Some checks can be described as continuous and are always ongoing anytime provided the engine is running. The continuous checks include;

Misfiring Monitoring

This helps to monitor and detect ignition and fuel-related misfires that may cause emissions to increase and damage the catalytic converter.

Fuel System Monitoring

Helps in detecting changes in fuel mixtures that may contribute to an increase in emissions.

Comprehensive Component Monitoring

This helps in detecting any major faults in the engine sensors that may contribute to an increase in emissions.

Catalyst Efficiency Monitor Not Ready

The function of the catalyst efficiency monitor is to verify that the catalytic converter is operating at an optimal efficacy to help keep the exhaust emissions at the recommended limit as stipulated by law. The role of the monitor is to compare the signals from the upstream and downstream sensors to monitor how the catalytic converter operates.

If by any chance the catalyst drops below the stipulated threshold, the converter automatically sets a fault code P0420 and or code P0430 and the check engine light is triggered to illuminate.

If the converter conversion efficacy goes below 80% for any pollutant be its carbon monoxide, hydrocarbons, or oxides of nitrogen, the vehicle may not comply with the emissions law. It will emit toxic gasses causing the codes to set.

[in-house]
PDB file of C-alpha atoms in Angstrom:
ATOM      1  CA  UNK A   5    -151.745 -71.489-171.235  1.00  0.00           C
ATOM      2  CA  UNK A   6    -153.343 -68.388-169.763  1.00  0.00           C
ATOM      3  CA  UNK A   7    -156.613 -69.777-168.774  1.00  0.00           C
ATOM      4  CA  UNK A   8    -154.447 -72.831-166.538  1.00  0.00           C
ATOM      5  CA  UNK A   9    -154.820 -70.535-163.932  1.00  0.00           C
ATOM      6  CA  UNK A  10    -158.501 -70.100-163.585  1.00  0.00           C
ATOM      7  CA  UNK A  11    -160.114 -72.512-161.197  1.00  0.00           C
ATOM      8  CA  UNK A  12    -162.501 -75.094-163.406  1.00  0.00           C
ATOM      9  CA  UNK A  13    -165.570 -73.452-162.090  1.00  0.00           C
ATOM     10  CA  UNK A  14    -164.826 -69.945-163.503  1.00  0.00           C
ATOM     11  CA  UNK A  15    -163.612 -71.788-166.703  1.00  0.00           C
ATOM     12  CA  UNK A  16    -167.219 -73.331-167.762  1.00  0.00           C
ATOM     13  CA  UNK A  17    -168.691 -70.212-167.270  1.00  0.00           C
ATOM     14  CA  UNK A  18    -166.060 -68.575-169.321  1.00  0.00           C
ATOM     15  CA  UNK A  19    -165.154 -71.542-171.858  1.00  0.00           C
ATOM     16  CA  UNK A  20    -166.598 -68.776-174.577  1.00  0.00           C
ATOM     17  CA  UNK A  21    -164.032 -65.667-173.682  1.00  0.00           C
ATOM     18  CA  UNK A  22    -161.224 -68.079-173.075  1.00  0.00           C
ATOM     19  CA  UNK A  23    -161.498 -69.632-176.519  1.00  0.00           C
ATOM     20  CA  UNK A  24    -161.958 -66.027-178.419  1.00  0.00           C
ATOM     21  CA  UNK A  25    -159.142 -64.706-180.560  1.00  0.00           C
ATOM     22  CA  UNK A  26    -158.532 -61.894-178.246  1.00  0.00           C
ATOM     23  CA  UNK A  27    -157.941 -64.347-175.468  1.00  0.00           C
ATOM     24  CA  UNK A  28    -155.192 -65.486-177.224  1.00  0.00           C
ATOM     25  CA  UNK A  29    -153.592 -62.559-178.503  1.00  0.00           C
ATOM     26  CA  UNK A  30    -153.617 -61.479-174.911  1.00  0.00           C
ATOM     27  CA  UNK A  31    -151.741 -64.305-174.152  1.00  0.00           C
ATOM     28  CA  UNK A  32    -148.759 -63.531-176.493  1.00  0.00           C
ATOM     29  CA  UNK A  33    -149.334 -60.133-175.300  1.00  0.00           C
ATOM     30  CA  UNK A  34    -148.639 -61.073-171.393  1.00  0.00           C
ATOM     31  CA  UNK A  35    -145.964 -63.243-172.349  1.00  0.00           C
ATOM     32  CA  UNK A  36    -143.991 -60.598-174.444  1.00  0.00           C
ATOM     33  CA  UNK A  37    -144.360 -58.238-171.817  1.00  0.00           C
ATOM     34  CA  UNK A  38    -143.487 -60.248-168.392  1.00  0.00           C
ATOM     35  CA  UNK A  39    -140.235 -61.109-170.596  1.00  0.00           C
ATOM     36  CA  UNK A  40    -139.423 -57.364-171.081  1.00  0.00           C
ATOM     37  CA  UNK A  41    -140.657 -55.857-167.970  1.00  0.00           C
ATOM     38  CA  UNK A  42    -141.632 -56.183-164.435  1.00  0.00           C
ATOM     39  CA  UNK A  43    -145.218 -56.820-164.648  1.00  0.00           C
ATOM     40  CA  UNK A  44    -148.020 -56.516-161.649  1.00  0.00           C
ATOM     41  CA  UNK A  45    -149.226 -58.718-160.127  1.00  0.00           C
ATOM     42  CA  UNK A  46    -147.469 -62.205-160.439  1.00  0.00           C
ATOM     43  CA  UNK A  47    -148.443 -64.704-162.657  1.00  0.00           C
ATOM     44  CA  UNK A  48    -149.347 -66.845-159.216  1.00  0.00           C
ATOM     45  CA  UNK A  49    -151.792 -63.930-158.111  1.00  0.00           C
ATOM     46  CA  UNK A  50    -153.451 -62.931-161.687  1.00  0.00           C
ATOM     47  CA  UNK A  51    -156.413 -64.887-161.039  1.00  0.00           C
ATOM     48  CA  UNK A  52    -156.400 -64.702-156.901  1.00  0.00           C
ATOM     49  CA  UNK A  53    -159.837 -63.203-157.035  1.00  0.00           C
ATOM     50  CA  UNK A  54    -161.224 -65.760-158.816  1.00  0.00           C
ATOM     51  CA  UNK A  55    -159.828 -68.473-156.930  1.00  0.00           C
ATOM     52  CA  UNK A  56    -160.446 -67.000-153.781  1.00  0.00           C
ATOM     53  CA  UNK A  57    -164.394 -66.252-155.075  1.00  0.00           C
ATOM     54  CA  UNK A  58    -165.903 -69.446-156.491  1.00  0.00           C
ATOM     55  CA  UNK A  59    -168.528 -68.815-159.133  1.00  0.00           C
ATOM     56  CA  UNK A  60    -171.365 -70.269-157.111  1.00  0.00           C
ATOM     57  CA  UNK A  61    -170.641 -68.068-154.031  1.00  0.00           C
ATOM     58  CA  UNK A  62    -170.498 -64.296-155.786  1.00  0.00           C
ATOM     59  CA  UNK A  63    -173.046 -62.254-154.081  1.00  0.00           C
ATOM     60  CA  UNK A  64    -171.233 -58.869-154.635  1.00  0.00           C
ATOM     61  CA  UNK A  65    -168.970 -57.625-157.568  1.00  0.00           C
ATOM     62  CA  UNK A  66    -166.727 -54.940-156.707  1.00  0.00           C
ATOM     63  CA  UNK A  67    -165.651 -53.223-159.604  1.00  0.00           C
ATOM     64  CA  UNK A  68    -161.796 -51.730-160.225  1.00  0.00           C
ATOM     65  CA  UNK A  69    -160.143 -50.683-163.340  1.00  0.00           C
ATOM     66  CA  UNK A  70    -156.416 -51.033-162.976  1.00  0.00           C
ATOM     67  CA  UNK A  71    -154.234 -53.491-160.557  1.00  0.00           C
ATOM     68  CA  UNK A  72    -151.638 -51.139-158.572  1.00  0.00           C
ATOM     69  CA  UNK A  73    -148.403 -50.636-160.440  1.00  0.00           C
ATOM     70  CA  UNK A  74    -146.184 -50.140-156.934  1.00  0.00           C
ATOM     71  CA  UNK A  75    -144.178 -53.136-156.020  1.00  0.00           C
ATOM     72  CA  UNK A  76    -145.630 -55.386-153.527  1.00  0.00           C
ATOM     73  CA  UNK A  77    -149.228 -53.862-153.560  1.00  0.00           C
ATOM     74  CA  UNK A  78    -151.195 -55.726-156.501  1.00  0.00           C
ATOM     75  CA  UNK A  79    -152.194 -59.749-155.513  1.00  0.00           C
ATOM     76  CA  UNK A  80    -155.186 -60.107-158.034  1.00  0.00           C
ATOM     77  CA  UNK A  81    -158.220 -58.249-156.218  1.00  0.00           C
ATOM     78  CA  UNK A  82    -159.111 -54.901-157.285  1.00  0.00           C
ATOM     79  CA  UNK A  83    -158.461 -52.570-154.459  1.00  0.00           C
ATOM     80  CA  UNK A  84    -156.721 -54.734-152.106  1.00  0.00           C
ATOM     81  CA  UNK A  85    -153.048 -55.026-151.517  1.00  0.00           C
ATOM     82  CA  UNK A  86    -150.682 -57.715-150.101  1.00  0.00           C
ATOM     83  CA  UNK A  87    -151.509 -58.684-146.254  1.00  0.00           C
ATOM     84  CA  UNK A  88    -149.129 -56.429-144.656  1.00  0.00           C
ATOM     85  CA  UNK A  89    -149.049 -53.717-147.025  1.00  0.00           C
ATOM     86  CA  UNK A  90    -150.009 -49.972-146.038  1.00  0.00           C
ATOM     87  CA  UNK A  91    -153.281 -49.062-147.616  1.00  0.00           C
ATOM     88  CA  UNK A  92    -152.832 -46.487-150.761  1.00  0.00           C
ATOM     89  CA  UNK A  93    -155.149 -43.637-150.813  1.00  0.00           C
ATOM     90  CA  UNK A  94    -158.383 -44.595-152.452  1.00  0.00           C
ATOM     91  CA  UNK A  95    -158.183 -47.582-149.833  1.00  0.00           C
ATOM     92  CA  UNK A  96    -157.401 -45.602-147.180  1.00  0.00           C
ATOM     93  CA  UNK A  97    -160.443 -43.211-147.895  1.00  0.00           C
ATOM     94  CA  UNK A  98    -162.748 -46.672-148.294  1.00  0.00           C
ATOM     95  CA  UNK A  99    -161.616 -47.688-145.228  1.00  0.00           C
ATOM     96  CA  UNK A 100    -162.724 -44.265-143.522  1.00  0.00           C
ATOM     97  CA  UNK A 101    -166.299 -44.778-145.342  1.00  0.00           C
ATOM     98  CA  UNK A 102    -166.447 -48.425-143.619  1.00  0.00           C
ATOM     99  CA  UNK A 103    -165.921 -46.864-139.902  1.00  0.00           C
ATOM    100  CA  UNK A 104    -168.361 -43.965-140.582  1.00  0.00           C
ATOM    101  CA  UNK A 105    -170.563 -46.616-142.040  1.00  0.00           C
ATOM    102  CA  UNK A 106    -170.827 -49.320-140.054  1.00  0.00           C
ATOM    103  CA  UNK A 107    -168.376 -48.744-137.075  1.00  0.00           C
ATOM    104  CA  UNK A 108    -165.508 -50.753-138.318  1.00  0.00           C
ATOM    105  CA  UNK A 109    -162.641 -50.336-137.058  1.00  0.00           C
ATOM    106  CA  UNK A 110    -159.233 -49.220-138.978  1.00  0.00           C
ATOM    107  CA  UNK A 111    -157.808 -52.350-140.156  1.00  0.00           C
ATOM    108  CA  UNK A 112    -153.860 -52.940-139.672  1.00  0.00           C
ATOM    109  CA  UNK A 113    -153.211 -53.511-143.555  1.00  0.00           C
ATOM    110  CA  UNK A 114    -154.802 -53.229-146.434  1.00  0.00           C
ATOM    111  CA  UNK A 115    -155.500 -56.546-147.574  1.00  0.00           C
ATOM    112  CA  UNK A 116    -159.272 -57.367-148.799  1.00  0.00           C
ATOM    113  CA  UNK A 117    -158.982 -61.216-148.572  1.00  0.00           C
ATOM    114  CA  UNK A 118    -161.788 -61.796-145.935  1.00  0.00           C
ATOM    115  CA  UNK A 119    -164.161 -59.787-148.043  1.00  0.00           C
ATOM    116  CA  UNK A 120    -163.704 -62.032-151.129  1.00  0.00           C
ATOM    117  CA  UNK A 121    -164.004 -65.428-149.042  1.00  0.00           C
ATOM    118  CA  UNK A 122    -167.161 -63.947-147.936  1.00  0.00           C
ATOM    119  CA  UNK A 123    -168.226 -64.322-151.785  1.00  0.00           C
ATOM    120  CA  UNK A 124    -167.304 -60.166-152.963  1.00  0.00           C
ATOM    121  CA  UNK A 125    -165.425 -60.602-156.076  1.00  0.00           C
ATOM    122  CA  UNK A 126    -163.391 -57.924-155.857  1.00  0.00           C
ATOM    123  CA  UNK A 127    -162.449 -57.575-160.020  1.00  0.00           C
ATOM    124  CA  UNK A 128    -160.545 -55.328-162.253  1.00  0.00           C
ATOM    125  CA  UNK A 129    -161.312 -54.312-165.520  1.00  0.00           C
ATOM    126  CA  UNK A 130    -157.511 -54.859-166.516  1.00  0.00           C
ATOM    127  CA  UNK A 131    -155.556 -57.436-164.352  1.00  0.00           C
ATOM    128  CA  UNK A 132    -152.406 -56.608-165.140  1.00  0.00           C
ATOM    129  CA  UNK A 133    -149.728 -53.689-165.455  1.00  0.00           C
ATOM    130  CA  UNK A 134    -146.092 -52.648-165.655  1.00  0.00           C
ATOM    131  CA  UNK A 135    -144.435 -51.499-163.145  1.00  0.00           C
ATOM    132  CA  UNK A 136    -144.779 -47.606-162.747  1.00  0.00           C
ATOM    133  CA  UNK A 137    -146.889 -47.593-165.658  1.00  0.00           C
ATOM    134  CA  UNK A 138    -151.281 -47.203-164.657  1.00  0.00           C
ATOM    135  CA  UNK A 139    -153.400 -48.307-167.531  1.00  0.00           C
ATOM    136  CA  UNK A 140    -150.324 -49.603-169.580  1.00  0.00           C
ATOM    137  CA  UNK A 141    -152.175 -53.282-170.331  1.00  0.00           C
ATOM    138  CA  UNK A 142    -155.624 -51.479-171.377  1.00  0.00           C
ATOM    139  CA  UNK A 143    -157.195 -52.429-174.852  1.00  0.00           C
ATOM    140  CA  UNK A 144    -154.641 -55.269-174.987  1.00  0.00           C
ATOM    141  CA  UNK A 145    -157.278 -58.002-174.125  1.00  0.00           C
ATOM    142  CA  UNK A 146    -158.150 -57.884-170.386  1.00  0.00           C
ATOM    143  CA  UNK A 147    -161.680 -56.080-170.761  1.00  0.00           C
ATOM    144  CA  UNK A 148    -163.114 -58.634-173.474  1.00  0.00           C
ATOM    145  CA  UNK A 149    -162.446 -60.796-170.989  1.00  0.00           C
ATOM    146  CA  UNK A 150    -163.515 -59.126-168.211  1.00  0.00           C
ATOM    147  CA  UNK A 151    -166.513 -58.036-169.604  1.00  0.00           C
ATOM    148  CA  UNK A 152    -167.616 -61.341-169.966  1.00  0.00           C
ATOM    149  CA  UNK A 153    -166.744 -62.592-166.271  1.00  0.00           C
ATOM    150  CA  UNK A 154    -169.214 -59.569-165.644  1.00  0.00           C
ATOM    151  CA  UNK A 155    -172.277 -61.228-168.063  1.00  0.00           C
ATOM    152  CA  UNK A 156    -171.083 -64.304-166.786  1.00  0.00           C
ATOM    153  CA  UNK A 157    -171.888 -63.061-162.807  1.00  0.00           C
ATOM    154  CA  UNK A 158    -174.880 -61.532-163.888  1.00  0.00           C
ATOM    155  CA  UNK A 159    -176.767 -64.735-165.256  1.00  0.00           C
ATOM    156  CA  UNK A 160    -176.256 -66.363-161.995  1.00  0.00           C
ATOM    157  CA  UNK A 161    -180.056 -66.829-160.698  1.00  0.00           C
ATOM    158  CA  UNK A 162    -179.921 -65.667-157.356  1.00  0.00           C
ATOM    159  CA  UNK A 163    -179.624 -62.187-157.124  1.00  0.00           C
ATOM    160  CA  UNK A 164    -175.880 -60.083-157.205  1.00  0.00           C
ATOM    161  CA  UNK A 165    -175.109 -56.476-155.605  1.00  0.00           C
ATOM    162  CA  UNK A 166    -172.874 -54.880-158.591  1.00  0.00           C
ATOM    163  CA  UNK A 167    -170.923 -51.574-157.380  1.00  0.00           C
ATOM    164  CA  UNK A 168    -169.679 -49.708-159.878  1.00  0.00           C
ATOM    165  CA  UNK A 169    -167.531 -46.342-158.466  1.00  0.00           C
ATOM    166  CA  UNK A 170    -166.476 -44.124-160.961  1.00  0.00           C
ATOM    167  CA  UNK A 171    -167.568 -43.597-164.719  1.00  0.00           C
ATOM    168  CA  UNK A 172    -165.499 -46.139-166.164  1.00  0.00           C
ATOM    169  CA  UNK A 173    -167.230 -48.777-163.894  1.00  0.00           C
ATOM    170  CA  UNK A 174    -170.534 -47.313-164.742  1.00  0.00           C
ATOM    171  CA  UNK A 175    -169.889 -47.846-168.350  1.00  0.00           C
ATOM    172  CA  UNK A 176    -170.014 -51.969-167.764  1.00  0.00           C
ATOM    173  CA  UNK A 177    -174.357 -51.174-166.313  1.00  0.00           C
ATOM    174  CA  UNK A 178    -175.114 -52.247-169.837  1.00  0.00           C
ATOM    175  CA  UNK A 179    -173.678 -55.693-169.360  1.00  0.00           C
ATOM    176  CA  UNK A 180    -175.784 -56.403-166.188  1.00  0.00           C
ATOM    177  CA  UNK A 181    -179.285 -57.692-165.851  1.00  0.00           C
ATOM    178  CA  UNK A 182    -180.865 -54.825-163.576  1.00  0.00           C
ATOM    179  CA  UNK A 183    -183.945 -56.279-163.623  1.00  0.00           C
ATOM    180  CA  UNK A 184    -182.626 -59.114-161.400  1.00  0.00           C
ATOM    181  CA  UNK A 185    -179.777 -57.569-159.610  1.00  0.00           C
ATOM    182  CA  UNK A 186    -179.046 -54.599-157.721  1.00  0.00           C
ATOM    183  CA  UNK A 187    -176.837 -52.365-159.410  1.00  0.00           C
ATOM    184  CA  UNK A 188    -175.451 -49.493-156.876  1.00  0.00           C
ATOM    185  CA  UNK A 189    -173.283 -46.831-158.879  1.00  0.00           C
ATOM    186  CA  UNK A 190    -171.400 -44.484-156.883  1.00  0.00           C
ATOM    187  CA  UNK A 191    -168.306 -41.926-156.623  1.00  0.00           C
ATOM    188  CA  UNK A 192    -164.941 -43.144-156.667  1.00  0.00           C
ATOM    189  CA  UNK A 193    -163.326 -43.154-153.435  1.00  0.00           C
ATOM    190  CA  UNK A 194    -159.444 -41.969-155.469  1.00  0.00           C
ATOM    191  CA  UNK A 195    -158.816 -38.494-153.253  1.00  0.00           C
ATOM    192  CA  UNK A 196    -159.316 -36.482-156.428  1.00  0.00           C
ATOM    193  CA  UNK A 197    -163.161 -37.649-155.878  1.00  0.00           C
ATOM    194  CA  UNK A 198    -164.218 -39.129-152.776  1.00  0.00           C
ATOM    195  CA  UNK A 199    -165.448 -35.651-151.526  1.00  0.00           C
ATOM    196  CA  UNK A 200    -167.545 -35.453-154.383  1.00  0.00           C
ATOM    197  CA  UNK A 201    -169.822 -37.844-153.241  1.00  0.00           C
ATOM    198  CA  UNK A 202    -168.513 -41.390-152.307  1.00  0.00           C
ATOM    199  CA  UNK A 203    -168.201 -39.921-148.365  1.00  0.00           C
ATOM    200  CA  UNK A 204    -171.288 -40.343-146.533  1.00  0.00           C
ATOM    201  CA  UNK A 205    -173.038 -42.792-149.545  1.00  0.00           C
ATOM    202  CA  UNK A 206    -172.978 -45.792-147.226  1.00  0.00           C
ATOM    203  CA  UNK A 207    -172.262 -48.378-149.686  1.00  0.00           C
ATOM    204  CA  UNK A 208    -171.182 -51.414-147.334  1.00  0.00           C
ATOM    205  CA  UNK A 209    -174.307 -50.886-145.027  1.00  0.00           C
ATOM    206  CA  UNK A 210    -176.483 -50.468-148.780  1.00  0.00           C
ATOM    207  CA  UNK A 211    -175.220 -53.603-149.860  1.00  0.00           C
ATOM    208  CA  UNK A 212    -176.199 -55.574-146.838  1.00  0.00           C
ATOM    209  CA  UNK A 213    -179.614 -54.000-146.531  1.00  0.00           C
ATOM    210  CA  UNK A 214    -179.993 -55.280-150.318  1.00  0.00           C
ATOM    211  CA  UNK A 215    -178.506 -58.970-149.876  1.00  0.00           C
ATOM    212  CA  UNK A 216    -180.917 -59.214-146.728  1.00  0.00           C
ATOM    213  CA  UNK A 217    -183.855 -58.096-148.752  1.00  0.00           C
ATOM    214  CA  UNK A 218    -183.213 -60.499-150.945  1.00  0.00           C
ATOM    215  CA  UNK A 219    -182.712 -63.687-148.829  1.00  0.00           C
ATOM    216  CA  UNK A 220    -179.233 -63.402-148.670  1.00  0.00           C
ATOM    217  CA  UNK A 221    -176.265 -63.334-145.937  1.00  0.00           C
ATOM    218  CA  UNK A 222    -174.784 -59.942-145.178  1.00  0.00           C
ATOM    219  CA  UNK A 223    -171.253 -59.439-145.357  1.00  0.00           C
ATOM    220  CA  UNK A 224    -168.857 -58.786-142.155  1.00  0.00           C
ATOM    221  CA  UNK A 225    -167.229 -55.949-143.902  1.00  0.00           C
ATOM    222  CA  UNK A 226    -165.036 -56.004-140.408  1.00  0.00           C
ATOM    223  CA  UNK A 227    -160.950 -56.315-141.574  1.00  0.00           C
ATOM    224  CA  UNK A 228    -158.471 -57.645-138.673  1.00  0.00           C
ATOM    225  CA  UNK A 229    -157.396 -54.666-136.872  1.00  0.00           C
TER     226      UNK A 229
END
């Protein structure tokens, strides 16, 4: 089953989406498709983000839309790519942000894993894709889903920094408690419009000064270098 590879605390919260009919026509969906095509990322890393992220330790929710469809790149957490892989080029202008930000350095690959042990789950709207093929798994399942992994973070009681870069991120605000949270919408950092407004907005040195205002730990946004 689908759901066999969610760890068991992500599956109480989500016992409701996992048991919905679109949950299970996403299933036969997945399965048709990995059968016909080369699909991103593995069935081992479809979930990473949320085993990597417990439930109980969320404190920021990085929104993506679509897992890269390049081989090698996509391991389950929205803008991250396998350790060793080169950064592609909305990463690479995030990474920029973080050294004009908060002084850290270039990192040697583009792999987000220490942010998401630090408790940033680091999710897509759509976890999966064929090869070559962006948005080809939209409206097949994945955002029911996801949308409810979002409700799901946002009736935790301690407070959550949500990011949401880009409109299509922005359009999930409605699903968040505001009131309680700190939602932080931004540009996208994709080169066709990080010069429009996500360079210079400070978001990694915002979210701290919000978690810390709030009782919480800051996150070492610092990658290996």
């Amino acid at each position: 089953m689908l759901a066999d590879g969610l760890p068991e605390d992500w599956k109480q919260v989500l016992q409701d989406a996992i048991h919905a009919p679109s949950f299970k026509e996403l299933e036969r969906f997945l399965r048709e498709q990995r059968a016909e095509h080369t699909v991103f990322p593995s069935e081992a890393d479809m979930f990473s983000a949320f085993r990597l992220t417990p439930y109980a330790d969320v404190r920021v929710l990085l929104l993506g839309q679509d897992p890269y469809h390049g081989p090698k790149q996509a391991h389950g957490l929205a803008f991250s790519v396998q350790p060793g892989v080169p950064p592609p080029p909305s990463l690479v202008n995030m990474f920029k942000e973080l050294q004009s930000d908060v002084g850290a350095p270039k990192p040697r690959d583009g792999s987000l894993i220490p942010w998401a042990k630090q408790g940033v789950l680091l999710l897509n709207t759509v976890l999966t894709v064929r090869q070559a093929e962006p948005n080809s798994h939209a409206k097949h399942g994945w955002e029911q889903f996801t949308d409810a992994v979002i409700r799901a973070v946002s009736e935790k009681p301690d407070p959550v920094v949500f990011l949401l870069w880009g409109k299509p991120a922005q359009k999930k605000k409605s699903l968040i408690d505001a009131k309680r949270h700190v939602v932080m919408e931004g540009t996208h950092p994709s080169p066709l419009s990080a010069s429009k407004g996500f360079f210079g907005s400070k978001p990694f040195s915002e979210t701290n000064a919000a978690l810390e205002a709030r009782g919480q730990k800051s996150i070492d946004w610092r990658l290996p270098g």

In modern car models, the Low Emission Vehicles (LEV) and the Ultra-Low Emission Vehicles (ULEV) have a less margin for error. The catalyst monitor may set the code if the efficacy of the catalytic converter just drops below 90%.

Additionally, the catalyst monitor may require certain driving conditions before it can run. This will depend on the model of the car. The HEGO (oxygen sensor) has to be completed first.

This can be followed by driving at highway speed of 55 MPH for at least five minutes under light load, no conflicts with other monitors that haven’t run i.e. the EVAP and EGR monitors that have to complete before the catalytic monitor can run and no-fault code could affect the accuracy of the test.

Some cars have a specific drive cycle that must be followed to enable the catalyst monitor to run. Sometimes, you may be forced to complete the prescribed drive cycle many times before the catalyst monitor can run.

Catalyst Monitor Drive Cycles